The ad for today’s Nice Price or Crack Pipe Focus SVT does an excellent job of pointing out the car’s ups as well as its downs. Let’s decide if a seller who’s an honest Abe deserves all his requested Benjamins.
With a new mid-engine Corvette nascent I think it a prime opportunity to reflect on some of the lesser mid-motored cars that have come before. It shouldn’t take too long as there aren’t all that many. There’s the Porsche 914 and Boxster, Pontiac Fiero, Toyota MR2, Acura NSX and the Fiat X1/9. That’s been pretty much it here in the States. Of those, only the 914 and NSX seem to have seen a significant appreciation in their values over time. With time and attrition affecting their numbers I’m thinking that those others might just follow.
Well, perhaps not today.
That is at least if yesterday’s 1974 Fiat X1/9’s results are to be taken at face value. That little marvel of packaging and handling performance was presented by its seller as being the “best year” and in a “desirable color.” Neither of those was able to sway the vote in the $7,499 car’s favor and it fell in a 58 percent Crack Pipe loss. Oh well, someday its time will come.
You know another cool older car that doesn’t exactly get the level of respect and esteem it perhaps deserves? That’s right, the Ford Focus SVT.
Point of fact, I’ll bet many of you are wondering just what the hell is so special about this 2003 Focus SVT, and tangentially, why should it rock so damn many stickers?
To preface the answer, let’s delve back a bit into Ford’s performance car history. The Blue Oval has long been keen on flexing its muscles in the performance car market. In the 1950s the Thunderbird was their weapon of choice on the drag strip while the Fairlane dueled it out on the ovals. The ‘60s saw significant partnerships with the likes of Carrol Shelby and Cosworth Engineering and even more wins on the track.
Even the ‘70s, a decade in which automotive performance saw an ebb in the U.S., Ford was active with the De Tomaso Pantera. That mid-level sports car featured Ford power and was sold and serviced through Lincoln Mercury dealers.
When performance came back in force in the ‘80s, Ford established a new department to dole it out. The Special Vehicles Operation gave us the SVO Mustang, which was the marque’s pony car interpretation of the BMW M3. It was pretty good too.
That group’s operation was supplanted by a team in the ‘90s giving us the Special Vehicle Team and vehicles like the SVT Lightning and this Focus SVT.
The SVT took the Focus’s already well respected, European-developed platform and added an angry hive of bees under the hood in the form of a 167 horsepower DOHC 2-litre four. The Zetec-R is imbued with a higher compression ratio than its lesser siblings, along with remapped cams and a two-stage intake to flatten that power band. In place of the regular Focus’ five speed or available automatic, the SVT team anointed the fast Focus with a close ratio Getrag six-speed. Bigger front discs and discs in place of drums in back help the SVT stop as well as it went.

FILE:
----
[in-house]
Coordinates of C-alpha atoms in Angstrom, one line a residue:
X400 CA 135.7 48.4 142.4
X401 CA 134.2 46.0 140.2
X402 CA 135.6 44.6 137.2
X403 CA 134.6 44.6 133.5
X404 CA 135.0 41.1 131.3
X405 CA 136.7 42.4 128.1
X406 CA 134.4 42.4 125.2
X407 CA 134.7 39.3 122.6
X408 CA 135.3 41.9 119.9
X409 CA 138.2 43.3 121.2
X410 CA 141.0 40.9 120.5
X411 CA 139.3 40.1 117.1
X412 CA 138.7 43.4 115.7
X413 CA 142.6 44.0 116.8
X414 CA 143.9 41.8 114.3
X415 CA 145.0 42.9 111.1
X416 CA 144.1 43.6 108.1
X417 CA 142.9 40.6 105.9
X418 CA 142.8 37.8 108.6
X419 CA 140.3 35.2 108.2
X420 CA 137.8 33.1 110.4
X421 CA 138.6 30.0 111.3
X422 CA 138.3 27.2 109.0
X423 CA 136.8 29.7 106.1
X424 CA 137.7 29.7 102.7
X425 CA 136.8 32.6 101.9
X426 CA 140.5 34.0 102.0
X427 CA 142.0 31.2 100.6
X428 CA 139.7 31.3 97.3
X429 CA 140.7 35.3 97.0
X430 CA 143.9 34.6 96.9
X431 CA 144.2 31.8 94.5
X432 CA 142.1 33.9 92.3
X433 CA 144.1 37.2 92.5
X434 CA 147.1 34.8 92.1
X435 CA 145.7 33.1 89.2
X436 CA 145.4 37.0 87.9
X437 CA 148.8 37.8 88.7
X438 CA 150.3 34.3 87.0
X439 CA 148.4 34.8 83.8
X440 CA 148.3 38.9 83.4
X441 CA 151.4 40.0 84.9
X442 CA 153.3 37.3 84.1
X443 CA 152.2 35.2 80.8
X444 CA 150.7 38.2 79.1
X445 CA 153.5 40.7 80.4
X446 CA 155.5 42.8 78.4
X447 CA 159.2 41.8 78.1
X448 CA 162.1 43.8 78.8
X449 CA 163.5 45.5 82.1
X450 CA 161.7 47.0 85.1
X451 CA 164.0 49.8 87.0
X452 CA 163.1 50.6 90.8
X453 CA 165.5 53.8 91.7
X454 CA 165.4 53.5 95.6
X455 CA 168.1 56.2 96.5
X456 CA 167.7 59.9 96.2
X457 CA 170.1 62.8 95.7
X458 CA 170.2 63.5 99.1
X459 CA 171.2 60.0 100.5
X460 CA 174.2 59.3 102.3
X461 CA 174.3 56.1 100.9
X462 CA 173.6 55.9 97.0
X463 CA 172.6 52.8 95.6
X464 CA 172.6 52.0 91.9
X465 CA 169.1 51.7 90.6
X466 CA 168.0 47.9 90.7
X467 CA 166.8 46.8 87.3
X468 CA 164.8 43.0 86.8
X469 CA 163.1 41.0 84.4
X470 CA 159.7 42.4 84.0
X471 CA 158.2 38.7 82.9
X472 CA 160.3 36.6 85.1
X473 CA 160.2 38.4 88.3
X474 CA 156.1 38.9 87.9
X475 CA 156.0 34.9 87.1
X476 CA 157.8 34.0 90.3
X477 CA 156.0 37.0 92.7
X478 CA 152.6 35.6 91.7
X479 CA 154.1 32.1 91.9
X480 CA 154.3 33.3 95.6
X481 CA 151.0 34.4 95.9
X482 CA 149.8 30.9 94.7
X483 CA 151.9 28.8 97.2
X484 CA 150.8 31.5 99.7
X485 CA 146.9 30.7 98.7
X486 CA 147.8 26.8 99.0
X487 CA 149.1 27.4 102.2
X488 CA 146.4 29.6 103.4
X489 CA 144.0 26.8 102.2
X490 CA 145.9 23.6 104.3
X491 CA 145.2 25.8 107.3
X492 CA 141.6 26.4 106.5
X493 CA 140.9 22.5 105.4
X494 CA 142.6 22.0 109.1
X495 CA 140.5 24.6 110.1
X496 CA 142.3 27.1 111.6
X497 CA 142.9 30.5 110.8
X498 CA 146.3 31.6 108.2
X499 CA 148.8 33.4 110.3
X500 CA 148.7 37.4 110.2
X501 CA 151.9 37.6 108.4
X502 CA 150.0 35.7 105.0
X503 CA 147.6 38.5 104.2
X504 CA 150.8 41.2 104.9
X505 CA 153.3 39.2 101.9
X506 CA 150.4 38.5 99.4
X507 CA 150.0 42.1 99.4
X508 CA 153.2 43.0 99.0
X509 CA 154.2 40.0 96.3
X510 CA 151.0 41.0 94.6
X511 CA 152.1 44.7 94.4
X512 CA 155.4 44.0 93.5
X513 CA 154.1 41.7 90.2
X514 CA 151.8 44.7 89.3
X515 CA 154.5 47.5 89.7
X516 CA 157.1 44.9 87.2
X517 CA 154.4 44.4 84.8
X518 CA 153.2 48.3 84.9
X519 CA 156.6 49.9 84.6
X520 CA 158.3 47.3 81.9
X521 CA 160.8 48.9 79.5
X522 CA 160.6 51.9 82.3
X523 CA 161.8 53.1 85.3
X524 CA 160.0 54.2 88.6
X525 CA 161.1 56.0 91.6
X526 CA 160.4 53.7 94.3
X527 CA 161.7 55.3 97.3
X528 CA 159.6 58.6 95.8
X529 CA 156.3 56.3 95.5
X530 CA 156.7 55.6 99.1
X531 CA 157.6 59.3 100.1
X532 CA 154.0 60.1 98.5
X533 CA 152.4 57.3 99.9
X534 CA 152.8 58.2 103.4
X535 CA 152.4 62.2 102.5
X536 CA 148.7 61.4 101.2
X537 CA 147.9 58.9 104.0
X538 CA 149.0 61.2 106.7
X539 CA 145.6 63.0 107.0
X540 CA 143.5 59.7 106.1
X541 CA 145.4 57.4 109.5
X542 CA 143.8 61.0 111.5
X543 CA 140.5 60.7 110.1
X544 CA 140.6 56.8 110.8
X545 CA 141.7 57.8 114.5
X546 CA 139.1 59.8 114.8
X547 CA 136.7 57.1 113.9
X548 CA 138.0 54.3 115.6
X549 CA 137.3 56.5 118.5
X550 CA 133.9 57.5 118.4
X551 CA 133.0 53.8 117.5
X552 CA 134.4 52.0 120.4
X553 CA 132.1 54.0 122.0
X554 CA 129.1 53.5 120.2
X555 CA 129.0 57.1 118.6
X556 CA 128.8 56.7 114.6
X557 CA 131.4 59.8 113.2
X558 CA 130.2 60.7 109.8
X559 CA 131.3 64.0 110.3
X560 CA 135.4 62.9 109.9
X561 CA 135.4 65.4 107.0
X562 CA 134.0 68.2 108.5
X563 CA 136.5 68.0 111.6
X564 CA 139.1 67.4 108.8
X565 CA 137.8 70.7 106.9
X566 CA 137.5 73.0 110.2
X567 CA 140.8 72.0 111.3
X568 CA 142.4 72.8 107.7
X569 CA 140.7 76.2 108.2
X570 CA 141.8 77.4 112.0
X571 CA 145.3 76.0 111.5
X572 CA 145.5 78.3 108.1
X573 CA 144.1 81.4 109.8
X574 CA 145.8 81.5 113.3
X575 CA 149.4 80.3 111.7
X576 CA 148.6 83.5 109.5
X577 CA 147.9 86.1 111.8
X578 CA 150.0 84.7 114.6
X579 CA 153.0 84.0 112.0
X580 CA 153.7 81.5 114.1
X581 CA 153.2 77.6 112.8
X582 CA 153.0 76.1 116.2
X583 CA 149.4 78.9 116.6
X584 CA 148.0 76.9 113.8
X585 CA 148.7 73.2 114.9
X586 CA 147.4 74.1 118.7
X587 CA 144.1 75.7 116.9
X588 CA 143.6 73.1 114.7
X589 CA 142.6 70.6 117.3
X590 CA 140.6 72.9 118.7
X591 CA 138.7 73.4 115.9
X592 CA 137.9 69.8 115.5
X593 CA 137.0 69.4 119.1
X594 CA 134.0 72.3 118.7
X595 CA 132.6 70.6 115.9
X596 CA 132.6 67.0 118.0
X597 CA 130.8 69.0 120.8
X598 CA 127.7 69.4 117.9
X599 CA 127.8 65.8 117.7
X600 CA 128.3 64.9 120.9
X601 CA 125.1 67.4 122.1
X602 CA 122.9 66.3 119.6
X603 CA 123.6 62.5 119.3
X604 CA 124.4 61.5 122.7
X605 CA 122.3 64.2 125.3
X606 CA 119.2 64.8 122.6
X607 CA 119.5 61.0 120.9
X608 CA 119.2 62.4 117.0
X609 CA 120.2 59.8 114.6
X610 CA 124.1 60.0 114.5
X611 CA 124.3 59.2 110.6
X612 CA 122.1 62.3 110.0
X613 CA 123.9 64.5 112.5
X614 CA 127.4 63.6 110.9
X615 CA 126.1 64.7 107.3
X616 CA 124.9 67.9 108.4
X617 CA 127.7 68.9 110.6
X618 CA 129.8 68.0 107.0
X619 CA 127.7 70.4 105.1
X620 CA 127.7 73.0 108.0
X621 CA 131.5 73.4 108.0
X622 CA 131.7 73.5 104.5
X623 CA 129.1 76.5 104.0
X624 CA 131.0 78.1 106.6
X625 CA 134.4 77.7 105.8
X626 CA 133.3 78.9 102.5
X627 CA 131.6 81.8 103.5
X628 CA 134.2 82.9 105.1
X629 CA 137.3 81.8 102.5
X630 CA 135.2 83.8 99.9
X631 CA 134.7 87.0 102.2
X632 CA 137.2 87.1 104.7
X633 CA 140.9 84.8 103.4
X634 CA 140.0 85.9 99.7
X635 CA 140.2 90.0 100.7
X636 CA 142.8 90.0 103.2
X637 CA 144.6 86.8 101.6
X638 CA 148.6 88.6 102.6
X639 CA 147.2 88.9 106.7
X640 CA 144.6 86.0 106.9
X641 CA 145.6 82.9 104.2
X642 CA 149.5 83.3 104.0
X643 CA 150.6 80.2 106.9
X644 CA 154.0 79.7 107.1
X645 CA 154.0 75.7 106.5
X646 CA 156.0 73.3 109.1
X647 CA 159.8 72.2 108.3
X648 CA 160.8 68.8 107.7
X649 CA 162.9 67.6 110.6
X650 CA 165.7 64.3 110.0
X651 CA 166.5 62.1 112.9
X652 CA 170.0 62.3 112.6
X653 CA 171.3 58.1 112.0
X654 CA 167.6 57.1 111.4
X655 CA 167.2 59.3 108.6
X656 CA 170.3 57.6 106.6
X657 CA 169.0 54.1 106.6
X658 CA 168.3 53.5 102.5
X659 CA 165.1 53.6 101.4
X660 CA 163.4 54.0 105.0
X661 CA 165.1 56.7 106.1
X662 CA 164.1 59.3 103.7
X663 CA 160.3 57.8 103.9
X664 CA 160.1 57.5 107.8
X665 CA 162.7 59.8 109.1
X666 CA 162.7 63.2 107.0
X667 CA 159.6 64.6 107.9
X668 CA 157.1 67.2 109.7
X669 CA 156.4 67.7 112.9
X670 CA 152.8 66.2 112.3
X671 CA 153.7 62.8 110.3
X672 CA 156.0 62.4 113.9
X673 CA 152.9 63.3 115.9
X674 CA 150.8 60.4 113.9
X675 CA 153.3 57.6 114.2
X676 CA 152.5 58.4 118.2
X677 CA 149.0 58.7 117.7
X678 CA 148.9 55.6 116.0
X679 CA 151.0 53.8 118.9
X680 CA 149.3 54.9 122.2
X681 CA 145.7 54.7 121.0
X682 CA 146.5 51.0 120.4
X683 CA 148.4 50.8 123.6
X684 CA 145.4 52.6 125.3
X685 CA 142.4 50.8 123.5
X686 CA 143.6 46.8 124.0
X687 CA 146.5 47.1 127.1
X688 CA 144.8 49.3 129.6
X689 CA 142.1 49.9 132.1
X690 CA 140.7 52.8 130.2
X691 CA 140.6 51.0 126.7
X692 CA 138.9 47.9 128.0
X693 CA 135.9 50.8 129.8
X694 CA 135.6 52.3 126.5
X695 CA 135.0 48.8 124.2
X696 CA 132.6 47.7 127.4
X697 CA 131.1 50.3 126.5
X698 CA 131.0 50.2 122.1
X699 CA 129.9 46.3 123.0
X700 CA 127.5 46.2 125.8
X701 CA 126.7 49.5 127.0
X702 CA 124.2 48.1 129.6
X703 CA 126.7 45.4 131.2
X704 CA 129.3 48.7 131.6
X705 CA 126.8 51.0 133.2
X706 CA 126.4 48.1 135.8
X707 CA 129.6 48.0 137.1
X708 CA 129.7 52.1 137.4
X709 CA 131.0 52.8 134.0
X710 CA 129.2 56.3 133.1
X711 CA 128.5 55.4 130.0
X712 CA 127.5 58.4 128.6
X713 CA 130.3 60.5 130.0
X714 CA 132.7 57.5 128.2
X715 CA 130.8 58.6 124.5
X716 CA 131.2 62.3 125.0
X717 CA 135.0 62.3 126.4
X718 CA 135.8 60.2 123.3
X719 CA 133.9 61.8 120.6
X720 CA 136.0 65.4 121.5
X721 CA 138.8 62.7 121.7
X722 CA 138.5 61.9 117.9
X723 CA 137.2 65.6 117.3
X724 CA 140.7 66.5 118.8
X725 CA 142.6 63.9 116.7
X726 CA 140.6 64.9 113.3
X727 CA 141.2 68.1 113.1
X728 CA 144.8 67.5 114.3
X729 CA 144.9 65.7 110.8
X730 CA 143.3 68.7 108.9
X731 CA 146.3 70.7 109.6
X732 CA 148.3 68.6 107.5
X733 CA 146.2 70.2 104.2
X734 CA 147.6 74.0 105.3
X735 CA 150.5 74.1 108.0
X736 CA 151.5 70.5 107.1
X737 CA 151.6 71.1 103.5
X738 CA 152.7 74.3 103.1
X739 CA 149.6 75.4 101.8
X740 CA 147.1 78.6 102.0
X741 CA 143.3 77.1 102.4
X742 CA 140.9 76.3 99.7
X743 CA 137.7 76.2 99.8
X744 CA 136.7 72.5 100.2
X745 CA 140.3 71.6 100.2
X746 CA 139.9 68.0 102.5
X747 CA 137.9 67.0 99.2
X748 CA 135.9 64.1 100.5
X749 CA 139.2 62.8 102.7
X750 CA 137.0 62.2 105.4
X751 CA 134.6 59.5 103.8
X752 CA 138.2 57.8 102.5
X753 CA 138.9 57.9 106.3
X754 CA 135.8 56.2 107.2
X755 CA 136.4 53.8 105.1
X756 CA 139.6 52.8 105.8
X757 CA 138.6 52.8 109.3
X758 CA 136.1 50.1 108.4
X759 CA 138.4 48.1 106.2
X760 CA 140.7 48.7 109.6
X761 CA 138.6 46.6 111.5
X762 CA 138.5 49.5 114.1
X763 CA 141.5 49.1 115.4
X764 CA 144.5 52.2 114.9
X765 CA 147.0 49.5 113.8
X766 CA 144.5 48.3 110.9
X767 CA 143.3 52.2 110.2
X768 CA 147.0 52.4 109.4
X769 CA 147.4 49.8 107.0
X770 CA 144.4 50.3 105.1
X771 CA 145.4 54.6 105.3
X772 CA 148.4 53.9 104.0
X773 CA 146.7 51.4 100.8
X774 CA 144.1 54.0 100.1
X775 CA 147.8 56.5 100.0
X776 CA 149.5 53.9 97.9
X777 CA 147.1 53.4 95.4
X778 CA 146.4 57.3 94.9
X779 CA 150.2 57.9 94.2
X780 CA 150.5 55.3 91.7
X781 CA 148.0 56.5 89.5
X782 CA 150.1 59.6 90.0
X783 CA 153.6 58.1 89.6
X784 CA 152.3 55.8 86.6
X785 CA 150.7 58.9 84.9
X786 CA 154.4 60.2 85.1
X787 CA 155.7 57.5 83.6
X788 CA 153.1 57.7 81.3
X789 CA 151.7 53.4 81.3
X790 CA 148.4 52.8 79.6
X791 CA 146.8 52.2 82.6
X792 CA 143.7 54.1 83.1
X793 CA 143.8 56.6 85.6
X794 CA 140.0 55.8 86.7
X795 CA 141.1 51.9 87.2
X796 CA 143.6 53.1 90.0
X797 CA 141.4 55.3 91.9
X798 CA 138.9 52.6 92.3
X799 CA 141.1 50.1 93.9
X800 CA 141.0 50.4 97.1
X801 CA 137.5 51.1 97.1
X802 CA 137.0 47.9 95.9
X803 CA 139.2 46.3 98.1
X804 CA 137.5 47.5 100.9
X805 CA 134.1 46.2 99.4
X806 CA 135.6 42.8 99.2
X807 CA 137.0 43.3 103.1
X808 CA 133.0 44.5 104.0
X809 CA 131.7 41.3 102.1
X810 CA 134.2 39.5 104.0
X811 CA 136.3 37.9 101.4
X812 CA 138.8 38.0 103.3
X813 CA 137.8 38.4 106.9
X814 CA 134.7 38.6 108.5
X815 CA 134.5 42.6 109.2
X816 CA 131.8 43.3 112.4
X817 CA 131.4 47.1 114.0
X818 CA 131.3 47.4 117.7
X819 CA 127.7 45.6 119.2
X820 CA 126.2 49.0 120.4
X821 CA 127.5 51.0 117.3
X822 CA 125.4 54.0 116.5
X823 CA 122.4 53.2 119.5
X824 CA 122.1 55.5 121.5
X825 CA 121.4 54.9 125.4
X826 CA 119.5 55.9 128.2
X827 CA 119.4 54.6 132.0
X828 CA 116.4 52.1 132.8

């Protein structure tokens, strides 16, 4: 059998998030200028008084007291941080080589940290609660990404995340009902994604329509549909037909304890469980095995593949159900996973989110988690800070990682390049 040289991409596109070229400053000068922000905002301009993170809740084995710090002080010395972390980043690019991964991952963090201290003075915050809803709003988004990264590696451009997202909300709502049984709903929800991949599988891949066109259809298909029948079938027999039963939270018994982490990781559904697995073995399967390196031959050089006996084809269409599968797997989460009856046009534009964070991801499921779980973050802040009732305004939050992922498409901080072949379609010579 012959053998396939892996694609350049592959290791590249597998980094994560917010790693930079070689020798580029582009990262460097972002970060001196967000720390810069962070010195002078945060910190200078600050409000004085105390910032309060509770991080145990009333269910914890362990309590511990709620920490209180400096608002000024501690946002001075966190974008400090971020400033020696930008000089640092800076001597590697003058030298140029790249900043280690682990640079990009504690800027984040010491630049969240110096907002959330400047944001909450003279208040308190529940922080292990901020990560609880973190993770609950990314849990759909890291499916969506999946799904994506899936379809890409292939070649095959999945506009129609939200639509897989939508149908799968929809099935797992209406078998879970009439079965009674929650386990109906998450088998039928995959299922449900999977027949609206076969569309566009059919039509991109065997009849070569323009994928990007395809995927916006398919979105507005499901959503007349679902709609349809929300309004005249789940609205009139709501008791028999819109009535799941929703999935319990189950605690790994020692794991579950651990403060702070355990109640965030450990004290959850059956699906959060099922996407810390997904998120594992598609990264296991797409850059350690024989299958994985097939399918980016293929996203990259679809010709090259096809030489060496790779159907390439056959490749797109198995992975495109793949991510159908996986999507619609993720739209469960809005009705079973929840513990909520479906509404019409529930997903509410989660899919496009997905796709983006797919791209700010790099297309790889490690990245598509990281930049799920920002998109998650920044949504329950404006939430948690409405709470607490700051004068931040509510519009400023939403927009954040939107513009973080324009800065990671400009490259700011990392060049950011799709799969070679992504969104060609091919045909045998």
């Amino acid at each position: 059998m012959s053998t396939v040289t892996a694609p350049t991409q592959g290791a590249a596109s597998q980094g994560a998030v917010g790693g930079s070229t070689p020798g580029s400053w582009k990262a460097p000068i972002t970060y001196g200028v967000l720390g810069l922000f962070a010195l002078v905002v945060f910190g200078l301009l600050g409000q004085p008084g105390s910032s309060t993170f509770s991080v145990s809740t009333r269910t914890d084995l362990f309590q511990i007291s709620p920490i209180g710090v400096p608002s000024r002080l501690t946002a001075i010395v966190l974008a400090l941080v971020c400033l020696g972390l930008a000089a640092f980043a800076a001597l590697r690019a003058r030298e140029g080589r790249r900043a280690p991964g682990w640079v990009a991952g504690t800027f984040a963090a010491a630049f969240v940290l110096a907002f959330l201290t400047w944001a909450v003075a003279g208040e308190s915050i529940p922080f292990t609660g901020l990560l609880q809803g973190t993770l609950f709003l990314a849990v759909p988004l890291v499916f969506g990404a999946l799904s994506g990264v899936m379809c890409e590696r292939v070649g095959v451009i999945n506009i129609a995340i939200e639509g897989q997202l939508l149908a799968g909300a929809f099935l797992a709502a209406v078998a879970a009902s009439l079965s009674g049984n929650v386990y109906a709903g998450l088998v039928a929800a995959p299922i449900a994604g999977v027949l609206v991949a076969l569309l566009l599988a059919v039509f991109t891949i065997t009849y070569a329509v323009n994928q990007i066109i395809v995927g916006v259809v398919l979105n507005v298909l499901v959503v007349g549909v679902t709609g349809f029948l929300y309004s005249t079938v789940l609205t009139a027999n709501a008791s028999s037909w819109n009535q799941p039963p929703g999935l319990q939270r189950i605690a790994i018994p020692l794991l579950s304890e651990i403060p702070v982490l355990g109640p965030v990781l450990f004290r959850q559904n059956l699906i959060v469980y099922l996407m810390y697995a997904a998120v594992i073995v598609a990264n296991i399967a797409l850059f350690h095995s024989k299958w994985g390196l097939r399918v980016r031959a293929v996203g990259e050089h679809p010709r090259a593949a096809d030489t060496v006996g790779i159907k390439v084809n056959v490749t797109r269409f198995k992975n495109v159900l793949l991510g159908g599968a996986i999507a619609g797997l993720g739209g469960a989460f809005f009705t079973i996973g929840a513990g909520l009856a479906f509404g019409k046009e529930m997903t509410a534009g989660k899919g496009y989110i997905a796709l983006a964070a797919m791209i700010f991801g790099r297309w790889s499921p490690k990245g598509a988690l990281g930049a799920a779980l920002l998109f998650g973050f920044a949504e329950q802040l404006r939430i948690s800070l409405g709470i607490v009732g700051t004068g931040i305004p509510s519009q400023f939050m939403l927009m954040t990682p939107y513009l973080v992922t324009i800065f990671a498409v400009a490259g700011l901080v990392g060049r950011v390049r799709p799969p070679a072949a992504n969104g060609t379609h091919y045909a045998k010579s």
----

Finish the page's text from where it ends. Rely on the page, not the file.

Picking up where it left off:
This 2003 SVT comes in Screaming Yellow which is apparently one of the rarest color choices there is. The seller notes the car has a clear title and 173,000 miles on the clock so there’s some good and some bad to be had. The bodywork looks to be unmarred by damage or age, but the car does sport numerous stickers that make it look like a tatted barista.
Those would be easy to remove and save for the flags on the door skins are all on the glass and hence shouldn’t have damaged anything beneath. SVT alloy wheels underpin and all look to be in reasonably good shape. The ad notes some clear coat peel on the front bumper which is pretty common on Fords of this age. There’s also a crack in the windscreen which should be an easy and not too expensive fix.
The interior is a leather affair and looks pretty cozy with the big Recaro chairs up front. The back bench looks like it’s seen little use, however the hatch area has staining in the carpet like something nasty was spilled back there. Fortunately that’s standard Focus fare and could be easily replaced.
Mechanical updates include a new clutch, intake re-gasketing, brake calipers and a timing belt refresh. Those are all pretty significant and bode well for future enjoyment. The question is, could that enjoyment be worth $3,000?
That’s the asking price and while it’s not a ton of money it is an amount where there are lots of options. That brings us back to the notion that the SVT Focus is a car that doesn’t get much traction in the market. There just aren’t that many people out there thinking “gotta’ get me some of that sweet SVT stuff.”
That’s perhaps too bad and hence raises the question of whether or not the seller of this one should reasonably expect to get his asking. The car is presented honestly, and is, again, an honestly pretty cool little ride for the right buyer.
What do you think, could this SVT command that $3,300 asking? Or, is this a Focus that has a future that’s a blur?
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